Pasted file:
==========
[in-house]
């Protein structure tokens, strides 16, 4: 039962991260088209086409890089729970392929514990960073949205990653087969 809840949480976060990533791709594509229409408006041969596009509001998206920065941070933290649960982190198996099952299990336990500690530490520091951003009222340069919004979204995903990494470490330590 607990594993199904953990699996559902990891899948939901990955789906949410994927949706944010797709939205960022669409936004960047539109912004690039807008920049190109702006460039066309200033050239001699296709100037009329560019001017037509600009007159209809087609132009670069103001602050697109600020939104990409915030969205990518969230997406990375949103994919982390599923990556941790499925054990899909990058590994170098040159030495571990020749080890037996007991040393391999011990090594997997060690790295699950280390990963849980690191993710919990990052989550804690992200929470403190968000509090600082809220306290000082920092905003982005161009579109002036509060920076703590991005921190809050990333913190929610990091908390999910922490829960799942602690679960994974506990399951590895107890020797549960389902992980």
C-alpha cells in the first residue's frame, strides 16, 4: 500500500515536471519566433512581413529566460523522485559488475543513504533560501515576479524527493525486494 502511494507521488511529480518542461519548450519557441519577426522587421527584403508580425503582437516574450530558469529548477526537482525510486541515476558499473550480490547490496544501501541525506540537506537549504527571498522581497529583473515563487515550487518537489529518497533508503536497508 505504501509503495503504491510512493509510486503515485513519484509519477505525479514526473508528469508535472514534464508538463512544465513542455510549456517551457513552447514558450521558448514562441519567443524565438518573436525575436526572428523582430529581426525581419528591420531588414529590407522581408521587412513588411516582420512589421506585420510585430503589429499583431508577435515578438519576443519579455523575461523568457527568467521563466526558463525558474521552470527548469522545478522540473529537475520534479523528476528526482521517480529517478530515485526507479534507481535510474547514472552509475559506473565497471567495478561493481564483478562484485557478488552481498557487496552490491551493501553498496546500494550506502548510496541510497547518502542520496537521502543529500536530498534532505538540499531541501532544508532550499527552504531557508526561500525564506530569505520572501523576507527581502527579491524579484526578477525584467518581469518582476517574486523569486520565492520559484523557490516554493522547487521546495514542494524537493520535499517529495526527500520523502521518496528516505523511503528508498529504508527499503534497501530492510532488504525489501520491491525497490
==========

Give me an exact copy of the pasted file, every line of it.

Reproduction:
[in-house]
């Protein structure tokens, strides 16, 4: 039962991260088209086409890089729970392929514990960073949205990653087969 809840949480976060990533791709594509229409408006041969596009509001998206920065941070933290649960982190198996099952299990336990500690530490520091951003009222340069919004979204995903990494470490330590 607990594993199904953990699996559902990891899948939901990955789906949410994927949706944010797709939205960022669409936004960047539109912004690039807008920049190109702006460039066309200033050239001699296709100037009329560019001017037509600009007159209809087609132009670069103001602050697109600020939104990409915030969205990518969230997406990375949103994919982390599923990556941790499925054990899909990058590994170098040159030495571990020749080890037996007991040393391999011990090594997997060690790295699950280390990963849980690191993710919990990052989550804690992200929470403190968000509090600082809220306290000082920092905003982005161009579109002036509060920076703590991005921190809050990333913190929610990091908390999910922490829960799942602690679960994974506990399951590895107890020797549960389902992980």
C-alpha cells in the first residue's frame, strides 16, 4: 500500500515536471519566433512581413529566460523522485559488475543513504533560501515576479524527493525486494 502511494507521488511529480518542461519548450519557441519577426522587421527584403508580425503582437516574450530558469529548477526537482525510486541515476558499473550480490547490496544501501541525506540537506537549504527571498522581497529583473515563487515550487518537489529518497533508503536497508 505504501509503495503504491510512493509510486503515485513519484509519477505525479514526473508528469508535472514534464508538463512544465513542455510549456517551457513552447514558450521558448514562441519567443524565438518573436525575436526572428523582430529581426525581419528591420531588414529590407522581408521587412513588411516582420512589421506585420510585430503589429499583431508577435515578438519576443519579455523575461523568457527568467521563466526558463525558474521552470527548469522545478522540473529537475520534479523528476528526482521517480529517478530515485526507479534507481535510474547514472552509475559506473565497471567495478561493481564483478562484485557478488552481498557487496552490491551493501553498496546500494550506502548510496541510497547518502542520496537521502543529500536530498534532505538540499531541501532544508532550499527552504531557508526561500525564506530569505520572501523576507527581502527579491524579484526578477525584467518581469518582476517574486523569486520565492520559484523557490516554493522547487521546495514542494524537493520535499517529495526527500520523502521518496528516505523511503528508498529504508527499503534497501530492510532488504525489501520491491525497490